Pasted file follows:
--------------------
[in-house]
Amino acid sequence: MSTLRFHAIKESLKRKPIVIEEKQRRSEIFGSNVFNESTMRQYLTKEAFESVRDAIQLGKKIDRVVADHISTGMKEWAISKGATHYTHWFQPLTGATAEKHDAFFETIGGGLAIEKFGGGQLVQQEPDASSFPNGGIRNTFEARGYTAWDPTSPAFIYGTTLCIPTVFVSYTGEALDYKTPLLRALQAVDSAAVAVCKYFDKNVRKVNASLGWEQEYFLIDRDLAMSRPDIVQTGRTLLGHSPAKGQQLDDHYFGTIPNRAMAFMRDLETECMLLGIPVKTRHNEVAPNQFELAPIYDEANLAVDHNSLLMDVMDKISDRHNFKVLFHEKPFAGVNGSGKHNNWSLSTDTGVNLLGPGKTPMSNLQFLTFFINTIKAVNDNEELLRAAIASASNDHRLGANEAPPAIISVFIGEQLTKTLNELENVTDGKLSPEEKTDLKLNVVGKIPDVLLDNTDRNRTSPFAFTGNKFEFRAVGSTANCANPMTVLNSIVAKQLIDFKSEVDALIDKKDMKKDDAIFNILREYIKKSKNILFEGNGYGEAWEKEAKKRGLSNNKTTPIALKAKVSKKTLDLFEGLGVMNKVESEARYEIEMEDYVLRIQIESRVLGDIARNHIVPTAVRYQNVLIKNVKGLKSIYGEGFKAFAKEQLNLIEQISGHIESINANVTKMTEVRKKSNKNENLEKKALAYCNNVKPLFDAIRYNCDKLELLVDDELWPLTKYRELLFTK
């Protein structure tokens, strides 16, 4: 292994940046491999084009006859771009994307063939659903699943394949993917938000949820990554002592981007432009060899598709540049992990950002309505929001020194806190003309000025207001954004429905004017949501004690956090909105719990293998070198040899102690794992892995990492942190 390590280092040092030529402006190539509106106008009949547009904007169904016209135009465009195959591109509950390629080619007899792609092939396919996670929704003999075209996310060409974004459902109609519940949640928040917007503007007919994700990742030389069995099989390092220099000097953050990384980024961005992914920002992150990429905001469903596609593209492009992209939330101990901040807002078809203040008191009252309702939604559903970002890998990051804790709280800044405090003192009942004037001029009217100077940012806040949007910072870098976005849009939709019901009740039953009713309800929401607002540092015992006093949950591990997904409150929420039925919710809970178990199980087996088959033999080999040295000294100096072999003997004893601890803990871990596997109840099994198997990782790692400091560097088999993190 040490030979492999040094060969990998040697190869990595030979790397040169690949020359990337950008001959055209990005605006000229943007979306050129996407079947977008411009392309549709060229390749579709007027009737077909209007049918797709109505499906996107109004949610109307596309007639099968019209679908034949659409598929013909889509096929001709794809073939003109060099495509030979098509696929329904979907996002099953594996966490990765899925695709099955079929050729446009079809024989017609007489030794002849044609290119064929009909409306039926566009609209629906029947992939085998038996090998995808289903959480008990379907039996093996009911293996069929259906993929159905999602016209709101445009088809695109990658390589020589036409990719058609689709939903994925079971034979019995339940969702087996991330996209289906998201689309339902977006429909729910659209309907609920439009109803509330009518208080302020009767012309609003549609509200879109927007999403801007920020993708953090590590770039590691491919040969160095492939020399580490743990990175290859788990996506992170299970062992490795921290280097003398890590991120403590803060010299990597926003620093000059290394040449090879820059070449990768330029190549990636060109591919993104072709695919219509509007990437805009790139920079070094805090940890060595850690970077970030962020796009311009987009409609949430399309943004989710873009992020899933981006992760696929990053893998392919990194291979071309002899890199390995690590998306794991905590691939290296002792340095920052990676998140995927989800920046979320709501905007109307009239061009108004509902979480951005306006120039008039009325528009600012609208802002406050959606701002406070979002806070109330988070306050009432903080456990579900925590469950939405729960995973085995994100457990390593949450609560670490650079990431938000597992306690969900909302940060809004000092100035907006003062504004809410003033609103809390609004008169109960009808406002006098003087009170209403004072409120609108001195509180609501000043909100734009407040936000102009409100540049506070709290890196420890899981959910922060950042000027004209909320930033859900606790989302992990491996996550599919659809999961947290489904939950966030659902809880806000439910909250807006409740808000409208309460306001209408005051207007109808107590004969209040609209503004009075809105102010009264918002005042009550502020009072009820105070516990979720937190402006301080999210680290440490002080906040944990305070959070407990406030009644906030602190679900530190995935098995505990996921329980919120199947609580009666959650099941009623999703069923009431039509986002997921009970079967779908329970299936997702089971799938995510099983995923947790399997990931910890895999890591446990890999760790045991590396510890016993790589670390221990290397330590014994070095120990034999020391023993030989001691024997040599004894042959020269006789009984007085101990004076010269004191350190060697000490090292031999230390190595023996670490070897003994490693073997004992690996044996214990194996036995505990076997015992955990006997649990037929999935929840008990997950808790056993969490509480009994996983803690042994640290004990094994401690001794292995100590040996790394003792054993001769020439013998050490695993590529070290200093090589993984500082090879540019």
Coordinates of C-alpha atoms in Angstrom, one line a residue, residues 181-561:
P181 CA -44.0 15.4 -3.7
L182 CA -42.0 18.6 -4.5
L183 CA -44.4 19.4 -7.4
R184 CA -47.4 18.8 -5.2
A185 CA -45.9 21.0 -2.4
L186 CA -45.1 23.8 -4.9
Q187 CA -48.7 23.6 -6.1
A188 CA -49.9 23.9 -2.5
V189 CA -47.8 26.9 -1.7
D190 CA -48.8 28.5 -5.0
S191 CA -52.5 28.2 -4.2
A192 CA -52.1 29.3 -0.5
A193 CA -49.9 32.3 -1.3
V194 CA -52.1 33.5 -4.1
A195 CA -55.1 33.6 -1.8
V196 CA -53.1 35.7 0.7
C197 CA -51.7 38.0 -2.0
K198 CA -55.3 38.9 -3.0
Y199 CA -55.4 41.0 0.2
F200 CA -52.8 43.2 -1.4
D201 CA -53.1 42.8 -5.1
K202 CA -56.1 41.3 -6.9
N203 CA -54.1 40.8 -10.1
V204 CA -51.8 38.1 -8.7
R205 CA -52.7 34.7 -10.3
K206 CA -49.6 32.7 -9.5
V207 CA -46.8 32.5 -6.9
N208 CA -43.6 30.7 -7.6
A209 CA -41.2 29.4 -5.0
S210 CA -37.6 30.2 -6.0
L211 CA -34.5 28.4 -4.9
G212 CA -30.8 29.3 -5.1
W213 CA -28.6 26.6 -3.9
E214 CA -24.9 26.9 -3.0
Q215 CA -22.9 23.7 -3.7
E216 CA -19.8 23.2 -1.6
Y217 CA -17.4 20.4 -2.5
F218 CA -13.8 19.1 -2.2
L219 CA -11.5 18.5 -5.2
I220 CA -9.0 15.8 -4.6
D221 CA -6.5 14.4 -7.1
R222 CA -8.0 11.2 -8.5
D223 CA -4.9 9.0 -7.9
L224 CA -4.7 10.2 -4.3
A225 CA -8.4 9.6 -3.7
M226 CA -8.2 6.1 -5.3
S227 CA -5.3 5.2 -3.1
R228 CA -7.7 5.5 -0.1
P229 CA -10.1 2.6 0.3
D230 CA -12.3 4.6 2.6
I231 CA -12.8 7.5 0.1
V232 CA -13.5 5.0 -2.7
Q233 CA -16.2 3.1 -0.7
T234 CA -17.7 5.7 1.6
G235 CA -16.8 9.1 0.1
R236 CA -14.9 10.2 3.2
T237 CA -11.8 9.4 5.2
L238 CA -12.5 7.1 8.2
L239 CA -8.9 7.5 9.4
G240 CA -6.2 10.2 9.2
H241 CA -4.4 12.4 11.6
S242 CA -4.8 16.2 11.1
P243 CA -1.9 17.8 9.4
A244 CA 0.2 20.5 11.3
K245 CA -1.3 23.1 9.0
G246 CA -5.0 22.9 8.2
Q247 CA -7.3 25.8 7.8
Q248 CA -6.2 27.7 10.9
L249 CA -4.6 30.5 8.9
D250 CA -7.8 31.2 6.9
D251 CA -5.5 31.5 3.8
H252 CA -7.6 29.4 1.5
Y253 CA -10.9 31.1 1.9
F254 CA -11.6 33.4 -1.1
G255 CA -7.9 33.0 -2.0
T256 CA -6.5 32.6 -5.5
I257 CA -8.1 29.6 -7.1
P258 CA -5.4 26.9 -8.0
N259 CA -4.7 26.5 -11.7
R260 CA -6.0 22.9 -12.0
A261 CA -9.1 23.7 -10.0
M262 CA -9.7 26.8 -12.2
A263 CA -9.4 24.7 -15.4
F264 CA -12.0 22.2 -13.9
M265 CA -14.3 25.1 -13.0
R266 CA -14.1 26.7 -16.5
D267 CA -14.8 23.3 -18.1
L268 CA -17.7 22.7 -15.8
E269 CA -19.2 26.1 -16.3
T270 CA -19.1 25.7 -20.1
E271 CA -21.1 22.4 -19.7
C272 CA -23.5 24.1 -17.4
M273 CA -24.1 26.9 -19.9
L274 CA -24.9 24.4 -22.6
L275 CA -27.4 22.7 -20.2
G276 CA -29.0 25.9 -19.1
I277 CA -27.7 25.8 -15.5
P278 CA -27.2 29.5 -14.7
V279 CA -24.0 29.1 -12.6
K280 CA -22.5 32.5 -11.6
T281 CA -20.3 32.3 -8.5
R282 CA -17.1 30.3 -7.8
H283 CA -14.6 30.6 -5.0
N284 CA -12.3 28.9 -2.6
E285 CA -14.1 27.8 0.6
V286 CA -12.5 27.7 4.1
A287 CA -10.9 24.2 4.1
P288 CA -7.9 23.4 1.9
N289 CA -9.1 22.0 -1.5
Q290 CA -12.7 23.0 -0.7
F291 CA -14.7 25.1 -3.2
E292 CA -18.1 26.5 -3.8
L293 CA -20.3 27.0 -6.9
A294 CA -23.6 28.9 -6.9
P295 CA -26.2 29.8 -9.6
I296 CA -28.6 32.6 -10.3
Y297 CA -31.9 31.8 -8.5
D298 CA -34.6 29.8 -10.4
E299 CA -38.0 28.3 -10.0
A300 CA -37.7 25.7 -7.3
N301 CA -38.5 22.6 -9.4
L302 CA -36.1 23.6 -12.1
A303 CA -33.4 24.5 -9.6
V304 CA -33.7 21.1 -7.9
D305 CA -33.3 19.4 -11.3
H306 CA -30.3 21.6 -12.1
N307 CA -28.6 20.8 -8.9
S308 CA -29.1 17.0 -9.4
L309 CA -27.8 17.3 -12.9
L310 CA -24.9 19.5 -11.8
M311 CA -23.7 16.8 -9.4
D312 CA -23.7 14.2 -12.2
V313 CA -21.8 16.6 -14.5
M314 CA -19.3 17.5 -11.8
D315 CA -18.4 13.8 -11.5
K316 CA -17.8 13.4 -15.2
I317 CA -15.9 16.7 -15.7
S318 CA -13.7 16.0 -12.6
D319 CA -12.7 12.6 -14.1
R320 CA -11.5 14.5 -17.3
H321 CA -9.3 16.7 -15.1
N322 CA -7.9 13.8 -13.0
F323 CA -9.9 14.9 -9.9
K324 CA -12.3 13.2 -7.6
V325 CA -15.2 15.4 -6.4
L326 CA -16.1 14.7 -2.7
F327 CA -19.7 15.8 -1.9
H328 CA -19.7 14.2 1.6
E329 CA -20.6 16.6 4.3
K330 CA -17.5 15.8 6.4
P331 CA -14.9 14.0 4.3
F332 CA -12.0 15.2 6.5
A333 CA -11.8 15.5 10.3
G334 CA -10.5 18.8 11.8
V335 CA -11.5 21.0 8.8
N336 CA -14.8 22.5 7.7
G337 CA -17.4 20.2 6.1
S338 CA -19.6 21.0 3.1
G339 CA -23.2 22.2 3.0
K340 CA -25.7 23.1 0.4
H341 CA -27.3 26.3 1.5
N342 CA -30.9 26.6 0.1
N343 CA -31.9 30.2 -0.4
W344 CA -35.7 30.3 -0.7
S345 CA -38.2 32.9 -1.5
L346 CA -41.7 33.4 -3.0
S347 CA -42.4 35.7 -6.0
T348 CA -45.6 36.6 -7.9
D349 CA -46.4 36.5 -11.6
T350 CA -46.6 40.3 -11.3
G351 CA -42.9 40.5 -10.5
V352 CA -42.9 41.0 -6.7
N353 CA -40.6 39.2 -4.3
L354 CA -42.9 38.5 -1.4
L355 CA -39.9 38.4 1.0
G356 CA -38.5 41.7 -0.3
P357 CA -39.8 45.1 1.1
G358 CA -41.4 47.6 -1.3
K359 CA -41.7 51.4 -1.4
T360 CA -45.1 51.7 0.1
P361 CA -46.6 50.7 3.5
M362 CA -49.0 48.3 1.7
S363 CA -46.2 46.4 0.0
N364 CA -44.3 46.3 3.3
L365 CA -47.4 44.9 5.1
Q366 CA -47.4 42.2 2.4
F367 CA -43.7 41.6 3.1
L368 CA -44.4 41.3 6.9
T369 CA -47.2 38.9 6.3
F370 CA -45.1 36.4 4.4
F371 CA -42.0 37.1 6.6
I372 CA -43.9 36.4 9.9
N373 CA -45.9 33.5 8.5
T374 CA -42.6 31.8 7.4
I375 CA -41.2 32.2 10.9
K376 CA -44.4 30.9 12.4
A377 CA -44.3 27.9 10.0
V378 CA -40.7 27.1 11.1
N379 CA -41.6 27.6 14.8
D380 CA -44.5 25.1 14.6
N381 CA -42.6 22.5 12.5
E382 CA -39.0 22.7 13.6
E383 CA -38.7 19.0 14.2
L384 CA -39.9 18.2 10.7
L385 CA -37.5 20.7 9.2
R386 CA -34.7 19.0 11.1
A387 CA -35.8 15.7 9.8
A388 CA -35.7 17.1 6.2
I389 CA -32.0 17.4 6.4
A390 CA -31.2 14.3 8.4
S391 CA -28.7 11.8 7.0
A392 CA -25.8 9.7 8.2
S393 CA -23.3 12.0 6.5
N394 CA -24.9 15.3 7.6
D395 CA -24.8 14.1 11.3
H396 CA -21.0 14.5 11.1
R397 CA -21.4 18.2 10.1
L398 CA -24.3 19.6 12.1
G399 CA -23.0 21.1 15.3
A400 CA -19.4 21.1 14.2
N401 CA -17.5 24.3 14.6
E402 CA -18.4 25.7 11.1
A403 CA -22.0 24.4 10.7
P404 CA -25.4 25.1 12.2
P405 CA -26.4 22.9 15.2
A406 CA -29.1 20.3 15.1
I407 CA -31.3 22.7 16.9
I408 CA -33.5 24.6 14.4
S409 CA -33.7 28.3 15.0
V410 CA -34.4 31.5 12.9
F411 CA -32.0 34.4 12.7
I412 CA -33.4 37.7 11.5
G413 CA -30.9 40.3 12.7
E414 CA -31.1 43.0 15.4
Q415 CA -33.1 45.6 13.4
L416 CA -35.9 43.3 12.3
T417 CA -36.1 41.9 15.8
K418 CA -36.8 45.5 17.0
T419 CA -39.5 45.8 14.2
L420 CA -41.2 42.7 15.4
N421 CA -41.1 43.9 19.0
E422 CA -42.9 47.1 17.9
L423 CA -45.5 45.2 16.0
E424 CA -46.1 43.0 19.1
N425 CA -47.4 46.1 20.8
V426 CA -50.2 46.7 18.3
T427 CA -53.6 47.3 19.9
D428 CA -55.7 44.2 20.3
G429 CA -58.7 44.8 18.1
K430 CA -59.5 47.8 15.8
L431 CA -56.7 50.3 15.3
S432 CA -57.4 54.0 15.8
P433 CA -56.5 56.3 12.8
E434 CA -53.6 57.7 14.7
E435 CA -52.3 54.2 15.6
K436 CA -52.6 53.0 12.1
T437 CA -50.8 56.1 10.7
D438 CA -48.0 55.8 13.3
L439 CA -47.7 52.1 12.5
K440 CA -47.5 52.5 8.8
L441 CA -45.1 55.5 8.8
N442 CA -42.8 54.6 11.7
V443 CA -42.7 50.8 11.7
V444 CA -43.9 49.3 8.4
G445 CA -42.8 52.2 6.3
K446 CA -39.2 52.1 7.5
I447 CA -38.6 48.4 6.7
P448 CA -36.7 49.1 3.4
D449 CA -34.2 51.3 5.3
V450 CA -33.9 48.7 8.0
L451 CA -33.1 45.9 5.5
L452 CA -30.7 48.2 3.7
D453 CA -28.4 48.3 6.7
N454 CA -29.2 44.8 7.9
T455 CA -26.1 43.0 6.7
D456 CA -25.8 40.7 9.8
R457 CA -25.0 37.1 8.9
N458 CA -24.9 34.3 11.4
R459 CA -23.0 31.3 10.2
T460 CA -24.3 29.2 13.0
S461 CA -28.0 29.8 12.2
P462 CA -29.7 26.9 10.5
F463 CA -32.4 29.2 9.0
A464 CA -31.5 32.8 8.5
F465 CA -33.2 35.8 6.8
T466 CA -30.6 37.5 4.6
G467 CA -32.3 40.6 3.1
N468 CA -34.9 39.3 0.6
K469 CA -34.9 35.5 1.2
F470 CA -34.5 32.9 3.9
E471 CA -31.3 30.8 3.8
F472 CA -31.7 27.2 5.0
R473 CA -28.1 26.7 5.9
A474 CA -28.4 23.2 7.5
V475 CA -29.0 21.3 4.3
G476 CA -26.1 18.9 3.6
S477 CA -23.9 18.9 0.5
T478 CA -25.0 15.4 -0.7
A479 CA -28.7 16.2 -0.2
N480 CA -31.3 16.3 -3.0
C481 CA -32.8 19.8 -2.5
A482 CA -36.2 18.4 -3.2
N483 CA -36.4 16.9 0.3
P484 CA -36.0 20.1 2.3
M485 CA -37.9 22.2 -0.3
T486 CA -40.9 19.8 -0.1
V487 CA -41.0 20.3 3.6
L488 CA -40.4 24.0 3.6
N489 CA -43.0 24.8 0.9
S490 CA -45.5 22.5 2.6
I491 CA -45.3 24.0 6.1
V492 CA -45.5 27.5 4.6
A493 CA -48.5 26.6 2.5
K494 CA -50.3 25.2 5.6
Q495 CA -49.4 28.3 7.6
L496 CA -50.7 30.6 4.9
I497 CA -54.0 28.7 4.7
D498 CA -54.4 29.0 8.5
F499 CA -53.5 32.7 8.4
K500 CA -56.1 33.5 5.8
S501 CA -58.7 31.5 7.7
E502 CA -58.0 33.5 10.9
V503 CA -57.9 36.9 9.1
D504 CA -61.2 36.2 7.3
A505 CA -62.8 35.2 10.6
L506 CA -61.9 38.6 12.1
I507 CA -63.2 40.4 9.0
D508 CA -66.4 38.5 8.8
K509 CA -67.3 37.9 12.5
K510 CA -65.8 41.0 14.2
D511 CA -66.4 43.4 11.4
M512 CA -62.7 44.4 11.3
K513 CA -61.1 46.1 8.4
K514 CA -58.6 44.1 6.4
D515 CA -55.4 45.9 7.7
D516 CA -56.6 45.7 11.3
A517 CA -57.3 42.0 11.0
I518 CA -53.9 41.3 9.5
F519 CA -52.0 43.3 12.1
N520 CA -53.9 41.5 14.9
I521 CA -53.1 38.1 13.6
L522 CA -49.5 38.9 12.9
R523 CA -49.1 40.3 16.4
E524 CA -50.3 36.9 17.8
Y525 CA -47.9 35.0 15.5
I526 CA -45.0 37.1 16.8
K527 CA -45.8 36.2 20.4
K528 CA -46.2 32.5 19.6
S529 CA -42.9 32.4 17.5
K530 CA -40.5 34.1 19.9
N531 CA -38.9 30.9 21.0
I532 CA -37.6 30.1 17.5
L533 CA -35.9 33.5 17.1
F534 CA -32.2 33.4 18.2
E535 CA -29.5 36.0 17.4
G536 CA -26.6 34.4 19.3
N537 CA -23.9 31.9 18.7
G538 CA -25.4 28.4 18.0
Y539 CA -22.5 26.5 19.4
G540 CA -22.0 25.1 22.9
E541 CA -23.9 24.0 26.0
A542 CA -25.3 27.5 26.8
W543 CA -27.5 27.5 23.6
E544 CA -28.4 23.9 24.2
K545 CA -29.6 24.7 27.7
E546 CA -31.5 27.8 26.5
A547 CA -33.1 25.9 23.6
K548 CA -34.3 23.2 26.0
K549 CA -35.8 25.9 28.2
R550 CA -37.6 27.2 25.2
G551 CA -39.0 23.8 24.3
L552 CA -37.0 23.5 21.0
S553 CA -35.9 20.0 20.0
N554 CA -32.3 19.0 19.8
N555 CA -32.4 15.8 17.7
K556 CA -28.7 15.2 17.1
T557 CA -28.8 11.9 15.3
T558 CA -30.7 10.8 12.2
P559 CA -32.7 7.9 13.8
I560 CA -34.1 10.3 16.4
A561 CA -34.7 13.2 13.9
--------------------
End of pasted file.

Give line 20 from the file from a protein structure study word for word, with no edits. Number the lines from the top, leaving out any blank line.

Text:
V196 CA -53.1 35.7 0.7